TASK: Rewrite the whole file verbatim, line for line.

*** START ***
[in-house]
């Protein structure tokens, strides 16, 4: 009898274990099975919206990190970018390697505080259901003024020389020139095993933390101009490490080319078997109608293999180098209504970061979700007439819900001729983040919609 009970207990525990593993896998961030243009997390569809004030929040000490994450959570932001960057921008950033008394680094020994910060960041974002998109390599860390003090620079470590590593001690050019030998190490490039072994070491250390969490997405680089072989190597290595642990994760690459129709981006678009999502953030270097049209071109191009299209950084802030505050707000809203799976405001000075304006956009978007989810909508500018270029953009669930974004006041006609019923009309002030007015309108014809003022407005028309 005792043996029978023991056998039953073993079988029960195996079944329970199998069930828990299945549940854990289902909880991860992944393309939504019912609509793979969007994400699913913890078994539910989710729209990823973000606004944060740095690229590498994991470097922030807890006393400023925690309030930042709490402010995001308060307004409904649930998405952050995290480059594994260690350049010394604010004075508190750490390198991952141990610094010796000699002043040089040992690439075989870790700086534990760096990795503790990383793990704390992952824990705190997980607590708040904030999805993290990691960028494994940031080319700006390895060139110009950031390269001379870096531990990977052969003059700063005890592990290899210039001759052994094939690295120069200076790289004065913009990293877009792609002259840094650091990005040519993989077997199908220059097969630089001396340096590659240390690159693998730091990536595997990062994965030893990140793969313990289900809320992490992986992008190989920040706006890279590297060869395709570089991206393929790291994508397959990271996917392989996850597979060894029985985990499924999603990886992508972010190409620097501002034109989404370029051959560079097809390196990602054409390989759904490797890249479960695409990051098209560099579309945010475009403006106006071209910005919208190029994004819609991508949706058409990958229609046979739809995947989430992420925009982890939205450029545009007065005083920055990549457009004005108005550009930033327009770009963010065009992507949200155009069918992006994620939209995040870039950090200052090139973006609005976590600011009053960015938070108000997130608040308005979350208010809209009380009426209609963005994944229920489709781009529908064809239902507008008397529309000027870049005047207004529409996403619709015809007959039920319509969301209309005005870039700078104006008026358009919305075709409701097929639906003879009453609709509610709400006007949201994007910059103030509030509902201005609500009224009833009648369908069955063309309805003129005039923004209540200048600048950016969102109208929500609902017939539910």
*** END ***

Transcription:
[in-house]
């Protein structure tokens, strides 16, 4: 009898274990099975919206990190970018390697505080259901003024020389020139095993933390101009490490080319078997109608293999180098209504970061979700007439819900001729983040919609 009970207990525990593993896998961030243009997390569809004030929040000490994450959570932001960057921008950033008394680094020994910060960041974002998109390599860390003090620079470590590593001690050019030998190490490039072994070491250390969490997405680089072989190597290595642990994760690459129709981006678009999502953030270097049209071109191009299209950084802030505050707000809203799976405001000075304006956009978007989810909508500018270029953009669930974004006041006609019923009309002030007015309108014809003022407005028309 005792043996029978023991056998039953073993079988029960195996079944329970199998069930828990299945549940854990289902909880991860992944393309939504019912609509793979969007994400699913913890078994539910989710729209990823973000606004944060740095690229590498994991470097922030807890006393400023925690309030930042709490402010995001308060307004409904649930998405952050995290480059594994260690350049010394604010004075508190750490390198991952141990610094010796000699002043040089040992690439075989870790700086534990760096990795503790990383793990704390992952824990705190997980607590708040904030999805993290990691960028494994940031080319700006390895060139110009950031390269001379870096531990990977052969003059700063005890592990290899210039001759052994094939690295120069200076790289004065913009990293877009792609002259840094650091990005040519993989077997199908220059097969630089001396340096590659240390690159693998730091990536595997990062994965030893990140793969313990289900809320992490992986992008190989920040706006890279590297060869395709570089991206393929790291994508397959990271996917392989996850597979060894029985985990499924999603990886992508972010190409620097501002034109989404370029051959560079097809390196990602054409390989759904490797890249479960695409990051098209560099579309945010475009403006106006071209910005919208190029994004819609991508949706058409990958229609046979739809995947989430992420925009982890939205450029545009007065005083920055990549457009004005108005550009930033327009770009963010065009992507949200155009069918992006994620939209995040870039950090200052090139973006609005976590600011009053960015938070108000997130608040308005979350208010809209009380009426209609963005994944229920489709781009529908064809239902507008008397529309000027870049005047207004529409996403619709015809007959039920319509969301209309005005870039700078104006008026358009919305075709409701097929639906003879009453609709509610709400006007949201994007910059103030509030509902201005609500009224009833009648369908069955063309309805003129005039923004209540200048600048950016969102109208929500609902017939539910």